Introduction to Celestial Navigation
Marion Bermuda Race & Ocean Navigator School of Seamanship
Presented By: Marion Bermuda Race & Ocean Navigator School of Seamanship
Where: Sippican Women’s Club in Marion, MA
Date: To Be Determined
Time: To Be Determined
Cost: $295 per student, $450 per couple (payable by April 10th by check or credit card) Navigators under the age of 19 may attend for half-price.
Instructor: Tim Queeney, Editor of Ocean Navigator
This seminar is a hands-on course covering basic celestial theory, sight reduction of sun, moon, planets, stars and specialty sights such as the noon sun sight and latitude by Polaris.
The class covers related topics such as time and time zones, sight planning, sextant accessories and offshore navigation plotting techniques, especially dead reckoning. Practical plotting of each kind of sight, as well as celestial running fixes, is covered in detail.
Sextant use is discussed during one session but no sights actually are taken during the class. The emphasis is on practical use of celestial navigation, with plenty of pencil and paperwork. (Up to a dozen sights are reduced and plotted during the weekend, with numerous additional exercises using H.O. 249 and H.O. 229 in conjunction with the Nautical Almanac.)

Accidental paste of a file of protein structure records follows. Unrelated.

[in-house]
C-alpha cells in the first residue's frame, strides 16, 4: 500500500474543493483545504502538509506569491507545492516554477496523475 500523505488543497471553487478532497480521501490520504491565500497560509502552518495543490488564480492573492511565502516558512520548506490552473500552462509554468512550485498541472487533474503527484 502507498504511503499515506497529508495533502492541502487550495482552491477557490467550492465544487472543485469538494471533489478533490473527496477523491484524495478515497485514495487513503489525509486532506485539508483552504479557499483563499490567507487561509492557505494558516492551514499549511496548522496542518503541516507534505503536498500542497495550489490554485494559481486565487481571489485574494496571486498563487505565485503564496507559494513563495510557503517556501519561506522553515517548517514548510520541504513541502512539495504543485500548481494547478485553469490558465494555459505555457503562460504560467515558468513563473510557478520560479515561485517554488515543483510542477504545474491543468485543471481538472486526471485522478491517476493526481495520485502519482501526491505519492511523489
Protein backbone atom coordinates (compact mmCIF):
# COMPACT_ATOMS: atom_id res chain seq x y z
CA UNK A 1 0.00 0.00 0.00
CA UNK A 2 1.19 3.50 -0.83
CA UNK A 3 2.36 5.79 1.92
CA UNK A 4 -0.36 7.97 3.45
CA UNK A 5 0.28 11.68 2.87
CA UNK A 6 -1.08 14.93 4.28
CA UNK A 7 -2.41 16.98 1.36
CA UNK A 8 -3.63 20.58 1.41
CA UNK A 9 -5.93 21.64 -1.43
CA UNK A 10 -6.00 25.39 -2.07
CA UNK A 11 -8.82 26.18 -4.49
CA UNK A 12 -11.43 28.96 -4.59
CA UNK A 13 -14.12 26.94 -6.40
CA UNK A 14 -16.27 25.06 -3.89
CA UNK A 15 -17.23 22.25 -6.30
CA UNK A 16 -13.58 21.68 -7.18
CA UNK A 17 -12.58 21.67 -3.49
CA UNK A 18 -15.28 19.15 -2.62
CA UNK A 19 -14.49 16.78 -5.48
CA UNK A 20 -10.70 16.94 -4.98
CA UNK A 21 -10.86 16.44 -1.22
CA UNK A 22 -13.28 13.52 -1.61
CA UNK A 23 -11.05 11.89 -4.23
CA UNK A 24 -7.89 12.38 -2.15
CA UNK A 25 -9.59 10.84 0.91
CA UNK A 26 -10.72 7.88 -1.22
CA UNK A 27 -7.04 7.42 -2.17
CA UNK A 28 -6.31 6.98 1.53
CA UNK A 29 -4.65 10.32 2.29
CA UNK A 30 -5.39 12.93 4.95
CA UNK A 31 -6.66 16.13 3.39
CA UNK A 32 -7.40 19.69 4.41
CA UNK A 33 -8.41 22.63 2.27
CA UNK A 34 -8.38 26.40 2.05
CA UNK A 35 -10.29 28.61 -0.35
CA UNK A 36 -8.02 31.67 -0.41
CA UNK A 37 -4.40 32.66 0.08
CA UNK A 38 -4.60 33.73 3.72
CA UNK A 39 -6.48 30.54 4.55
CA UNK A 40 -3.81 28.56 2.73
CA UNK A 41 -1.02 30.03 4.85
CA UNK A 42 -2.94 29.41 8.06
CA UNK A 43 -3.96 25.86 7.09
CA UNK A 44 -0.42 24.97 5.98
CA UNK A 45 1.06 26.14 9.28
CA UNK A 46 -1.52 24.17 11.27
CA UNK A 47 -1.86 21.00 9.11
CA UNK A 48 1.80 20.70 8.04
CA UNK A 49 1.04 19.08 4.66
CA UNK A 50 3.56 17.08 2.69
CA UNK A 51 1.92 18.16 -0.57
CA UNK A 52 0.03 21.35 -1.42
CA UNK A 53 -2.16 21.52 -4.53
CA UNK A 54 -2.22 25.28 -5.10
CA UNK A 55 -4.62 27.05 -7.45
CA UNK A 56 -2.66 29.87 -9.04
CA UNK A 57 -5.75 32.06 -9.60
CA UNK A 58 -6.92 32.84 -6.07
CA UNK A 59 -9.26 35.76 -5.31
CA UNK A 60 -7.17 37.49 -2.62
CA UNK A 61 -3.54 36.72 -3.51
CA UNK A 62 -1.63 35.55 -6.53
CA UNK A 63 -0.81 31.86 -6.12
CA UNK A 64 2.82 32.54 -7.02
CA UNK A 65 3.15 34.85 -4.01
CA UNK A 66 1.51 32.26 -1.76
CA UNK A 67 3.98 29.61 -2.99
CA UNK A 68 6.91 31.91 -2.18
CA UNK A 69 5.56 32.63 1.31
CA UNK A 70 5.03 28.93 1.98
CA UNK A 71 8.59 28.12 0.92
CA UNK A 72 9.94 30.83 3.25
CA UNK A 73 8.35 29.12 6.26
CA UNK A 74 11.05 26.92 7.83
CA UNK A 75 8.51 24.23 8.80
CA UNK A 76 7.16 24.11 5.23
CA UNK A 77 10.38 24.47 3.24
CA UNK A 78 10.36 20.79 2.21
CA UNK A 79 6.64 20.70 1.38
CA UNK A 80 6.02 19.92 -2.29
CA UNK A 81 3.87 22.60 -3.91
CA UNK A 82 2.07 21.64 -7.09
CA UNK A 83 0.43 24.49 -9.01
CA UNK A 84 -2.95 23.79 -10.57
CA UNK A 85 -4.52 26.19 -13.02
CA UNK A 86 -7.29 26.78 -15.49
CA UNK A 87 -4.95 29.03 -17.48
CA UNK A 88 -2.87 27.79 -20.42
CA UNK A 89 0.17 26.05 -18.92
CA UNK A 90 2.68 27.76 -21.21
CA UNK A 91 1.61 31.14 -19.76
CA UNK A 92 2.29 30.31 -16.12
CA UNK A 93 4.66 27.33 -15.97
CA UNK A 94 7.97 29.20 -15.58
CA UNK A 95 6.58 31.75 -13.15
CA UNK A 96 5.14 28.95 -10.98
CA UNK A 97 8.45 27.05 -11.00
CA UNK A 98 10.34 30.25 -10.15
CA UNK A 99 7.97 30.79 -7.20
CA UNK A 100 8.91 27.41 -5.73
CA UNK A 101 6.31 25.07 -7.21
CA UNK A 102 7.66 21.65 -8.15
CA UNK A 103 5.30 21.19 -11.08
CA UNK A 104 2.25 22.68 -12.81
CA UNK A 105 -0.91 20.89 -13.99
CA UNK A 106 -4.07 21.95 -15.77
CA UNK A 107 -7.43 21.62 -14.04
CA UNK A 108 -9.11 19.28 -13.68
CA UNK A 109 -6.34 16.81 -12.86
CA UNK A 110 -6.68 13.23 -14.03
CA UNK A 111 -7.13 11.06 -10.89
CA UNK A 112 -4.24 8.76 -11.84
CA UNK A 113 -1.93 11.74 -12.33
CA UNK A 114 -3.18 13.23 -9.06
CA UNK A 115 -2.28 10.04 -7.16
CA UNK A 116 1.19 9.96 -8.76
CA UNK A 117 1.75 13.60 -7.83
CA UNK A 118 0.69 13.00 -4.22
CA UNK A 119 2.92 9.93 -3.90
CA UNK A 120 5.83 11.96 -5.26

Students will find the Introduction to Celestial Navigation seminar to be a comprehensive, yet fast-paced, celestial navigation course. Over the past dozen years, alumni have navigated in Marion-Bermuda Races (even won on occasion!) and have made numerous celestial-only ocean crossings.
A review of basic navigation concepts such as chart work, plotting, true to magnetic course conversion, DR, time/speed/distance, etc. is recommended.
Students should bring to class: (1) Current Nautical Almanac (either blue or orange version), (2) Volume 2 of H.O. 249 (Volume 1 H.O. 229 is optional), (3) parallel rules and dividers. The Sippican Women’s Club is located on Front Street near Tabor Academy in Marion, Mass. Course hours are to be detereminded. Your instructor is Tim Queeney, Editor of Ocean Navigator.